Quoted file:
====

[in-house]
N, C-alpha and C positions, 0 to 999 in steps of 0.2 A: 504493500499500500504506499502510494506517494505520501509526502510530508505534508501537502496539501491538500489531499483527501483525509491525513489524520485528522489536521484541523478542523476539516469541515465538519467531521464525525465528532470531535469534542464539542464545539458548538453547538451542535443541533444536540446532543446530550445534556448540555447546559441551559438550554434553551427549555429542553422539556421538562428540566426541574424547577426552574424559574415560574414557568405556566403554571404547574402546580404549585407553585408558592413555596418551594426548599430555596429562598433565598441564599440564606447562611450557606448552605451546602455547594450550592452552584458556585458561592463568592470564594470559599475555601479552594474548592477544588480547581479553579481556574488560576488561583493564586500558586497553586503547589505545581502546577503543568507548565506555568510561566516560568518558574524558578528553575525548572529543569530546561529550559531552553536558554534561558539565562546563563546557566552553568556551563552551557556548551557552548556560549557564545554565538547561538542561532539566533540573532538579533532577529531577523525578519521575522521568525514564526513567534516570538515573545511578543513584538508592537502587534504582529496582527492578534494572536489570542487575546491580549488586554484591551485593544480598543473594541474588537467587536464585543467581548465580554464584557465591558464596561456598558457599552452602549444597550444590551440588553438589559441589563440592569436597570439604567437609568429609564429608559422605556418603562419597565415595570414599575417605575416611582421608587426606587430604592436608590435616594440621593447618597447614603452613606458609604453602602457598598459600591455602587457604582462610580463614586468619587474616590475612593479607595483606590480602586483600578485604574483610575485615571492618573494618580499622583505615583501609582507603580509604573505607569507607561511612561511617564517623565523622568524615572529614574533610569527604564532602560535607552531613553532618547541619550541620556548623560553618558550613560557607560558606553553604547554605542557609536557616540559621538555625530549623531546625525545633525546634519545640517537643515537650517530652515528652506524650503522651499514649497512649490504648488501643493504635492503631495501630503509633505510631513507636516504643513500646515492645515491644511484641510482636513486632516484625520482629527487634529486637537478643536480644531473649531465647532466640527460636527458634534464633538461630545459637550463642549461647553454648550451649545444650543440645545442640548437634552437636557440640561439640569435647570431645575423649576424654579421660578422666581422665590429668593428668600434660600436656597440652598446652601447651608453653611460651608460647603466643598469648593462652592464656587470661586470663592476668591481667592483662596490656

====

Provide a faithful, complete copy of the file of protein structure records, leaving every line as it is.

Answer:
[in-house]
N, C-alpha and C positions, 0 to 999 in steps of 0.2 A: 504493500499500500504506499502510494506517494505520501509526502510530508505534508501537502496539501491538500489531499483527501483525509491525513489524520485528522489536521484541523478542523476539516469541515465538519467531521464525525465528532470531535469534542464539542464545539458548538453547538451542535443541533444536540446532543446530550445534556448540555447546559441551559438550554434553551427549555429542553422539556421538562428540566426541574424547577426552574424559574415560574414557568405556566403554571404547574402546580404549585407553585408558592413555596418551594426548599430555596429562598433565598441564599440564606447562611450557606448552605451546602455547594450550592452552584458556585458561592463568592470564594470559599475555601479552594474548592477544588480547581479553579481556574488560576488561583493564586500558586497553586503547589505545581502546577503543568507548565506555568510561566516560568518558574524558578528553575525548572529543569530546561529550559531552553536558554534561558539565562546563563546557566552553568556551563552551557556548551557552548556560549557564545554565538547561538542561532539566533540573532538579533532577529531577523525578519521575522521568525514564526513567534516570538515573545511578543513584538508592537502587534504582529496582527492578534494572536489570542487575546491580549488586554484591551485593544480598543473594541474588537467587536464585543467581548465580554464584557465591558464596561456598558457599552452602549444597550444590551440588553438589559441589563440592569436597570439604567437609568429609564429608559422605556418603562419597565415595570414599575417605575416611582421608587426606587430604592436608590435616594440621593447618597447614603452613606458609604453602602457598598459600591455602587457604582462610580463614586468619587474616590475612593479607595483606590480602586483600578485604574483610575485615571492618573494618580499622583505615583501609582507603580509604573505607569507607561511612561511617564517623565523622568524615572529614574533610569527604564532602560535607552531613553532618547541619550541620556548623560553618558550613560557607560558606553553604547554605542557609536557616540559621538555625530549623531546625525545633525546634519545640517537643515537650517530652515528652506524650503522651499514649497512649490504648488501643493504635492503631495501630503509633505510631513507636516504643513500646515492645515491644511484641510482636513486632516484625520482629527487634529486637537478643536480644531473649531465647532466640527460636527458634534464633538461630545459637550463642549461647553454648550451649545444650543440645545442640548437634552437636557440640561439640569435647570431645575423649576424654579421660578422666581422665590429668593428668600434660600436656597440652598446652601447651608453653611460651608460647603466643598469648593462652592464656587470661586470663592476668591481667592483662596490656